No time for love, Dr. Jones! (In a big rush at the moment, apologies.) Scroll down to see today’s great-looking movies.
BLIND MASSAGE (2014)
Easily the most powerful and innovative Asian film of this year, BLIND MASSAGE consolidates the rebirth of Mainland director Lou Ye (NYAFF 2013 selection MYSTERY) as a world-class talent. Lou creates a true ensemble movie: the blind and partially sighted masseurs and masseuses of Sha Zonqi Massage Centre, in Nanjing, central China, a distinctly unglamorous, bottom-line undertaking run by the light-hearted Sha Fuming (Eric Qin Hao) and the more serious Zhang Zongqi (Wang Zhihua). It’s a powerful ride through a parallel world of metaphysical cinema that Lou first flirted with in SUZHOU RIVER (1999) and the big-budget PURPLE BUTTERFLY (2003), but this time he also shows us a world of faces without eyes, full fathom five into the fundamentals of cinema and the very fabric of perception, a world where light and darkness lose their usual meaning but basic human emotions (love, jealousy, friendship) remain the same. Alongside its scenes of beauty felt or briefly glimpsed, BLIND MASSAGEcontains moments of humor, joy, and pure horror, and Jóhann Jóhannsson’s music is always there to add color to Lou’s magnificent poetic canvas.
MAY WE CHAT (2013)
Nothing sounds worse than a movie about three teenagers drifting aimlessly through Hong Kong, their stories linked only by their reliance on the über-popular Chinese messaging app, WeChat. But it only takes about 10 minutes and the promise of bareback sex for money to alert audiences to the fact that MAY WE CHAT is playing for higher stakes than mere run-of-the-mill teen drama. The film is anchored and elevated by three electric performances from three first-time actresses: there’s Rainky Wai as deaf-mute Chiu (who earns cash with “compensated dating”), Kabby Hui as shallow rich girl Li (who likes rough boys from the wrong part of town), and Heidi Lee as Wai-wai (who’s dealing with a junkie mom). Moving as quickly as a kid scrolling through an iPad, their characters are barely established before Li goes missing and Wai-wai and Chiu set out to find her. At first they think it’ll be easy because, after all, they’ve got iPhones, but soon the long night turns pitch-black and they realize that the real world is way too real for their taste and they’re in over their heads. A teen slice-of-life drama that suddenly transforms into a gangland noir, it’s a modern-day version of the kind of hard-hitting juvenile delinquent drama that Hong Kong used to be the master of, only updated to the 2.0 version.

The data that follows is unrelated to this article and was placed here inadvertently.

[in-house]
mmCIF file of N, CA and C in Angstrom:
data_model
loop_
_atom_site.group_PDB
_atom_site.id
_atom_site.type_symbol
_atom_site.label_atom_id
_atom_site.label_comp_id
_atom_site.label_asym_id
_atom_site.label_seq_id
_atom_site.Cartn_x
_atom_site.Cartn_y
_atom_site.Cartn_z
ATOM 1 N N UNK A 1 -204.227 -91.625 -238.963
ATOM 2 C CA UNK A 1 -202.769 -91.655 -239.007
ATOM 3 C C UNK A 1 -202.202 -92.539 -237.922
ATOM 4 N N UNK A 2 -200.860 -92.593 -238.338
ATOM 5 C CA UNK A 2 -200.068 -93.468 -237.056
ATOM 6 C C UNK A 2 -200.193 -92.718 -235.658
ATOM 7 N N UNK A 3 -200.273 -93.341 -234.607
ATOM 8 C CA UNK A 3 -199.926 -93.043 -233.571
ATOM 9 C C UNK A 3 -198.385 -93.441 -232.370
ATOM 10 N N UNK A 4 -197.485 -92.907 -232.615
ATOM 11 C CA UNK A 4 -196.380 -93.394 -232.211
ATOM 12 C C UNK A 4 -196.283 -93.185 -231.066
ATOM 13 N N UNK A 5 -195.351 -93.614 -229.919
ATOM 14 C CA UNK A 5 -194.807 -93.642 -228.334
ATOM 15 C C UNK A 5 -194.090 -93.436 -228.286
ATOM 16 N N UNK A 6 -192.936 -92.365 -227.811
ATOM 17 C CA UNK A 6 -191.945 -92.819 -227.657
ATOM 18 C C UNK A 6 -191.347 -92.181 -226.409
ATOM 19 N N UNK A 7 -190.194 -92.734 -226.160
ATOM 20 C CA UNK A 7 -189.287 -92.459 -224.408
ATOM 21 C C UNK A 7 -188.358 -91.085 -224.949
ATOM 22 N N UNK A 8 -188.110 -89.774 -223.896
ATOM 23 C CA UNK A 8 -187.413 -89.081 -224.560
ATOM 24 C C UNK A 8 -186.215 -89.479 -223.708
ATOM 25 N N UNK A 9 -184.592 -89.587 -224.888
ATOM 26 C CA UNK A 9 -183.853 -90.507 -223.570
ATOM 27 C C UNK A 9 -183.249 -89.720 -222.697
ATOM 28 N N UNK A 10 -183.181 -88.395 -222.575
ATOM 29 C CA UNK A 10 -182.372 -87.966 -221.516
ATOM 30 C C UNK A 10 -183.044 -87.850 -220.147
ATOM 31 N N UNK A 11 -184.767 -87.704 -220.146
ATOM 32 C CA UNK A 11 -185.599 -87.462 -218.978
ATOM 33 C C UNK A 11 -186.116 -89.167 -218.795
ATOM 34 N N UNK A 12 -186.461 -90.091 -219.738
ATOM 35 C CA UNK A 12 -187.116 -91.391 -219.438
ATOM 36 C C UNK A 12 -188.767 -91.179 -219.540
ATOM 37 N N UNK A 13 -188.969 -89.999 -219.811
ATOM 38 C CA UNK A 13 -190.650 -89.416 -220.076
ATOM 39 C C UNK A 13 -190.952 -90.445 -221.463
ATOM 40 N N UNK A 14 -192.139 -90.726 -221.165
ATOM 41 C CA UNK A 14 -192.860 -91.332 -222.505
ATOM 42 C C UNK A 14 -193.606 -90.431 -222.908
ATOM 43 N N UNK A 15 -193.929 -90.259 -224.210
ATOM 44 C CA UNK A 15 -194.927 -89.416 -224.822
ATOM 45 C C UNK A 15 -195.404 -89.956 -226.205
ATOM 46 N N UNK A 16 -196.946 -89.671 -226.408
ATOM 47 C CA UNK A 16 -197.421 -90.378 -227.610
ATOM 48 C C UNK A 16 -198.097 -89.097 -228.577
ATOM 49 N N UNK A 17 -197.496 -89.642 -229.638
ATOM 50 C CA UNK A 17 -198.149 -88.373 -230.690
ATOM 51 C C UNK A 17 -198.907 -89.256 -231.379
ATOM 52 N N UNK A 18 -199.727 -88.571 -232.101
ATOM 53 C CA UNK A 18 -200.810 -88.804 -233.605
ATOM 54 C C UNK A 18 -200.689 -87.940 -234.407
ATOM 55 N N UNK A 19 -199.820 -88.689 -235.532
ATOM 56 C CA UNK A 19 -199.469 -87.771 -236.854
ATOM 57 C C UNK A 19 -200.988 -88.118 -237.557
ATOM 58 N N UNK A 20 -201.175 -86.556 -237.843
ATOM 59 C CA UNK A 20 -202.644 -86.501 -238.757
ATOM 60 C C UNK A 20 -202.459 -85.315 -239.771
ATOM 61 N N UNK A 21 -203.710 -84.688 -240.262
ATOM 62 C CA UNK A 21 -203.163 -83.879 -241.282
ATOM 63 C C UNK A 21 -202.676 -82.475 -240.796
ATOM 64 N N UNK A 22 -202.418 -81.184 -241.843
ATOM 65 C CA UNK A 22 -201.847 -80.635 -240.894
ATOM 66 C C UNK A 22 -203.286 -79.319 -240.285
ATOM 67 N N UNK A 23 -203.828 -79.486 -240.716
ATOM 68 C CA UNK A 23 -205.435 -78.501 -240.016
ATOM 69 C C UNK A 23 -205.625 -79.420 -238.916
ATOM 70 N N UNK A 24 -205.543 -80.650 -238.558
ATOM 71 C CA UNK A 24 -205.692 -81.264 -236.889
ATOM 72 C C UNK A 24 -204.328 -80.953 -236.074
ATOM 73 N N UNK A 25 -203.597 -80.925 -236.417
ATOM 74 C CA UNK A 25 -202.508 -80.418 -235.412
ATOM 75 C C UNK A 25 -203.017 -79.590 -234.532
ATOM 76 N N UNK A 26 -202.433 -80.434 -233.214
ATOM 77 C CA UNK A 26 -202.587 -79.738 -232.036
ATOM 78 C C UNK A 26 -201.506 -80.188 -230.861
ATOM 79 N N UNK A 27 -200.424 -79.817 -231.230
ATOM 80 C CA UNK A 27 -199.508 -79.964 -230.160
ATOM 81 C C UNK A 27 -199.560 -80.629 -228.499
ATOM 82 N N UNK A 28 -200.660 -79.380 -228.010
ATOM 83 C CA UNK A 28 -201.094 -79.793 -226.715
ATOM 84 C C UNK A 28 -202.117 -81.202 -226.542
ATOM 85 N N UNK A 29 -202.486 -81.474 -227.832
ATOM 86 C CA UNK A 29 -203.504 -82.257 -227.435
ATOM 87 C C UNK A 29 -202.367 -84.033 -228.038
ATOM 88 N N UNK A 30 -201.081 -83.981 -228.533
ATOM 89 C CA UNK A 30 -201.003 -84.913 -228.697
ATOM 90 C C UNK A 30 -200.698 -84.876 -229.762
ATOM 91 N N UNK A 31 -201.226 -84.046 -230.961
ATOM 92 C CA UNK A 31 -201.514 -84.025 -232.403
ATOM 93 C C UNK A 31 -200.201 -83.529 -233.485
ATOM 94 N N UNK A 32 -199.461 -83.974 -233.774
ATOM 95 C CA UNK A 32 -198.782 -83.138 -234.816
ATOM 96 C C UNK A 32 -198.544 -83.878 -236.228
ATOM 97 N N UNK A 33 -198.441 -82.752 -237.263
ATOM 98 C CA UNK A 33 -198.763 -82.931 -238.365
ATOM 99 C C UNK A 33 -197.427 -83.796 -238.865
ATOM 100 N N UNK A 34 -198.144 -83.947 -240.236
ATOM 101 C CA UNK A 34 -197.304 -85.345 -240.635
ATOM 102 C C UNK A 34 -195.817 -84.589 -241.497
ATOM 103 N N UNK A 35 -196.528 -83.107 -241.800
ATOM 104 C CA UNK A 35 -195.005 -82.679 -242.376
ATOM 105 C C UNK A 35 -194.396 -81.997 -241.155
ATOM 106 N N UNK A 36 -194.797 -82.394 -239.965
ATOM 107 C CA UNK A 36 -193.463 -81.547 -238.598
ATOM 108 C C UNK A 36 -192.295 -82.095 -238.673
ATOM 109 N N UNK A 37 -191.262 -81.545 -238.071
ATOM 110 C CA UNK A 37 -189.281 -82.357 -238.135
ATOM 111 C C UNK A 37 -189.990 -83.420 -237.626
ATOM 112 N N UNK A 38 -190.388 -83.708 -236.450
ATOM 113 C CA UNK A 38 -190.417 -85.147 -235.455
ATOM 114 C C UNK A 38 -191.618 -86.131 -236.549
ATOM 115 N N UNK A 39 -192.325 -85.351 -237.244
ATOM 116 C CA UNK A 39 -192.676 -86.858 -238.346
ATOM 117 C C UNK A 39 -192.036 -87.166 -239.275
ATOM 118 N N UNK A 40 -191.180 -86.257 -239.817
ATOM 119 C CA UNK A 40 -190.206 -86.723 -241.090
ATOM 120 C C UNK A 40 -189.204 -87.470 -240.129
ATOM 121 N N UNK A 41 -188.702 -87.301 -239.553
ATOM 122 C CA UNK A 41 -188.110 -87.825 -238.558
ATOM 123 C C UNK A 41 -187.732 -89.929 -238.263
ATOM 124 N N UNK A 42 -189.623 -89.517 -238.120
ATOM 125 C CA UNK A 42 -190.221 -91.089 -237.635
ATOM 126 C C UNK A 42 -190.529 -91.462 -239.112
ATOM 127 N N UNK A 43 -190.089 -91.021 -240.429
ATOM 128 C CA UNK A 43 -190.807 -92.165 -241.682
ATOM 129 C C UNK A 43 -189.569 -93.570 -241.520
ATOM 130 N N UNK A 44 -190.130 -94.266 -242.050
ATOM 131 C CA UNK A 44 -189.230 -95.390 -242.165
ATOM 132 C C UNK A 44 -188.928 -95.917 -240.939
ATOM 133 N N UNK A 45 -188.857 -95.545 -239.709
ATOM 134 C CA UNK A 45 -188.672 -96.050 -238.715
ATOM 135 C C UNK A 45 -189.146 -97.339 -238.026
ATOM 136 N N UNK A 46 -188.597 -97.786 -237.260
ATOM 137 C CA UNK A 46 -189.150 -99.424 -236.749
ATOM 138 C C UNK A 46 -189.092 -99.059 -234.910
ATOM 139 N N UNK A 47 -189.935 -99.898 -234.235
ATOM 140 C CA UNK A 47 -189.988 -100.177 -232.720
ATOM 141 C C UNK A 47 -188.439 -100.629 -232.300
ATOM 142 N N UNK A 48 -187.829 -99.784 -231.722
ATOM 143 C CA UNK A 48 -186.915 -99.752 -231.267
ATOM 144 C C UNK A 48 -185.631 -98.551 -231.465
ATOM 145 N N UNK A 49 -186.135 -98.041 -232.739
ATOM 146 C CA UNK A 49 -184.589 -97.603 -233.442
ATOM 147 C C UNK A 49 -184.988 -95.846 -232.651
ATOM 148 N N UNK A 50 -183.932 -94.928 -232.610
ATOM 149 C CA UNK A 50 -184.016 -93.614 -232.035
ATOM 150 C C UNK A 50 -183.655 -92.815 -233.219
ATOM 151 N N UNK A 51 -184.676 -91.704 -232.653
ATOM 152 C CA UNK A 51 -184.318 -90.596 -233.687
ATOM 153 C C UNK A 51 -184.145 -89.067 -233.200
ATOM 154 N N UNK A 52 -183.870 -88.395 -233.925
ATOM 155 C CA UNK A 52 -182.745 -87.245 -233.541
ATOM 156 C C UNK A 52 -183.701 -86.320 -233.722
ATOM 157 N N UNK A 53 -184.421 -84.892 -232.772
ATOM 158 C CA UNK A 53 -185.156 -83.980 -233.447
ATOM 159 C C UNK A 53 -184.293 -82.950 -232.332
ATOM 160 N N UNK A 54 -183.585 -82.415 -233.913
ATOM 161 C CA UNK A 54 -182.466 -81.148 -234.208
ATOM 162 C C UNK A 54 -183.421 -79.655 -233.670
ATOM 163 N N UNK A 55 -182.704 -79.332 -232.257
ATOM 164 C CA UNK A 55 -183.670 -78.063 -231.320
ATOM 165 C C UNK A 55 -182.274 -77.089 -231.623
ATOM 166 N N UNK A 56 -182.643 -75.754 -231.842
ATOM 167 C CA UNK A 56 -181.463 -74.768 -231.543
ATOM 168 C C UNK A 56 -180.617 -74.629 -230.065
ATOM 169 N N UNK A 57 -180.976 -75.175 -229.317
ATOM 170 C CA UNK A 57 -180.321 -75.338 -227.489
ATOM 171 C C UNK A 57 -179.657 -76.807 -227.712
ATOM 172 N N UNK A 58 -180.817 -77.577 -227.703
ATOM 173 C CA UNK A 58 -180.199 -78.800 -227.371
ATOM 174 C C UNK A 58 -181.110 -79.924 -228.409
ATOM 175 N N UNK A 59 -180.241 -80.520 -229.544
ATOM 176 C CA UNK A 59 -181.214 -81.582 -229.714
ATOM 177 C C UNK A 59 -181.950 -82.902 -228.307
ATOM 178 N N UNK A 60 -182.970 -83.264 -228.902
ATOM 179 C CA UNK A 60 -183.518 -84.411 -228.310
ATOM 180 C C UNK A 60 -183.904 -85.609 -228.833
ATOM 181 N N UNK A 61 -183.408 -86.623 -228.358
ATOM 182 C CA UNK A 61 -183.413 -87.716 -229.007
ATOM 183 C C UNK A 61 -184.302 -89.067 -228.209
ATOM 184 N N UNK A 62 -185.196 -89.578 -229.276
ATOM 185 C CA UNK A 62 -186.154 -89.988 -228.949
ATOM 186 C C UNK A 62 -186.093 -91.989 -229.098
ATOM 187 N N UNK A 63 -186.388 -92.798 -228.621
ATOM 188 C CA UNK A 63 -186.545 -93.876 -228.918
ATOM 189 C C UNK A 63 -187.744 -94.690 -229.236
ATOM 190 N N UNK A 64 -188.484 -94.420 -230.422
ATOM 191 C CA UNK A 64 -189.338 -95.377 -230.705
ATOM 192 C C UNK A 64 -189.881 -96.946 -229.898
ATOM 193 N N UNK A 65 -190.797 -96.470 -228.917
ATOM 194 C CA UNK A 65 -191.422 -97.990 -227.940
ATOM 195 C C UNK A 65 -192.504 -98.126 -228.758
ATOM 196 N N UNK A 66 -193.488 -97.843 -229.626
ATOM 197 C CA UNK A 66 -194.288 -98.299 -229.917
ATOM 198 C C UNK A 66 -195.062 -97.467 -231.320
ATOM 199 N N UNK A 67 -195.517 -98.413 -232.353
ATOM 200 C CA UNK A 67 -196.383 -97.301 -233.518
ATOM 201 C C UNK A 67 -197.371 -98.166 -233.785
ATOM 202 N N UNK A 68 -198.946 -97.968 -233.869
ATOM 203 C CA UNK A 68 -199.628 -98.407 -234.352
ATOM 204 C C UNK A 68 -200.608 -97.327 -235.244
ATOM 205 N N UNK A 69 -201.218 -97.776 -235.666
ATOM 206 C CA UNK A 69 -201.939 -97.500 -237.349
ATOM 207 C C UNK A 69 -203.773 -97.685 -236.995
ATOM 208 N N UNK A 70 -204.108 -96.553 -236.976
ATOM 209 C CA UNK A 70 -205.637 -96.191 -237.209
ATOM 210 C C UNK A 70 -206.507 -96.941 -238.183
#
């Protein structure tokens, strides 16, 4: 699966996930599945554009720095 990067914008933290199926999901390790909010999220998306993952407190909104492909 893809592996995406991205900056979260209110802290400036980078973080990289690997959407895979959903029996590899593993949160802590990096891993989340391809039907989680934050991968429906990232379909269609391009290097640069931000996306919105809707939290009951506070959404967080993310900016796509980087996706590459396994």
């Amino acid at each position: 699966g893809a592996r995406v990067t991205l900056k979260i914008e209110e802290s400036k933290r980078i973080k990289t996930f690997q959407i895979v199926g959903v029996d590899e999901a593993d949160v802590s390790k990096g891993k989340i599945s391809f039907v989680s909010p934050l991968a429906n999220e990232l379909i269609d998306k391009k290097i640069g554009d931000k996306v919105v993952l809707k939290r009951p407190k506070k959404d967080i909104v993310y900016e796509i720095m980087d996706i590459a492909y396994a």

Part of HONG KONG FOREVER! Presented with the support of Hong Kong Economic and Trade Office New York.
Hitoshi Matsumoto is Japan’s most famous comedian, but even if you’ve seen his absurdist movies like BIG MAN JAPAN and SYMBOL you’ll barely be prepared for the S&M antics of this straight-faced send-up of every single genre in Japanese cinema. R100 starts as one of those humdrum, realistic, slice-of-life Japanese dramas about a lonely, single father. But this boring furniture salesman hires an exclusive gentleman’s bondage club to torment him. They dispatch dangerous dominatrixes at random to torture him as he goes about his everyday routine, and he soon realizes that life doesn’t come with a safeword. Dominatrixes are beating the tar out of him at work, at home, on the street, and in his dying wife’s hospital room. He tries to stop the contract, but is informed that the more he begs for mercy, the more they can tell he’s actually turned on. And that’s when the movie’s genre gets tortured out of shape, and by the time the end credits roll it’s become a deadpan parody of square Japanese action movies of the 1960s. You’ll have no clue as to how it got from point A to point B, but the journey is so insane that you won’t mind. This is one of the funniest movies of the year, with something profound to say about the pursuit of pleasure, girl gangs, dominatrix armies, and total bondage warfare.
A playfully twisted black comedy with no dialogue, MOEBIUS is an everyday tale of penectomy, rape, sadomasochistic sex, and incestuous love. It continues maverick writer-director Kim Ki-duk’s journey into the madness of the Korean soul—though in a much more in-your-face way than last year’s PIETÀ. Marbled with references to earlier films like THE ISLE (genital mutilation), BAD GUY (tough, twisted love), and PIETÀ (“mother” love), plus numerous other titles, MOEBIUS is a quintessentially Kim Ki-duk movie in its risk-taking and outsider feel, and could have been made by no other filmmaker currently working in the country. Words have never formed a major component of Kim’s films, which reveal themselves more through physical action than dialogue. But the absence here of any words (along with any names for the characters) brings an even more allegorical, universal aspect to the movie’s themes while still leaving it feeling absolutely South Korean in its emotional intensity. MOEBIUS’s sheer cheek and bravado is more than welcome at a time when South Korea’s film industry has become more and more conventional, predictable, and risk-averse.
Actress Lee Eun-woo will attend the screening. Presented with the support of The Korea Society.
Stay tuned for daily updates from us here at Daily Grindhouse, and hey, if you’d like to find out which screenings I’ll personally be attending, you know where to find me …
— JON ABRAMS.
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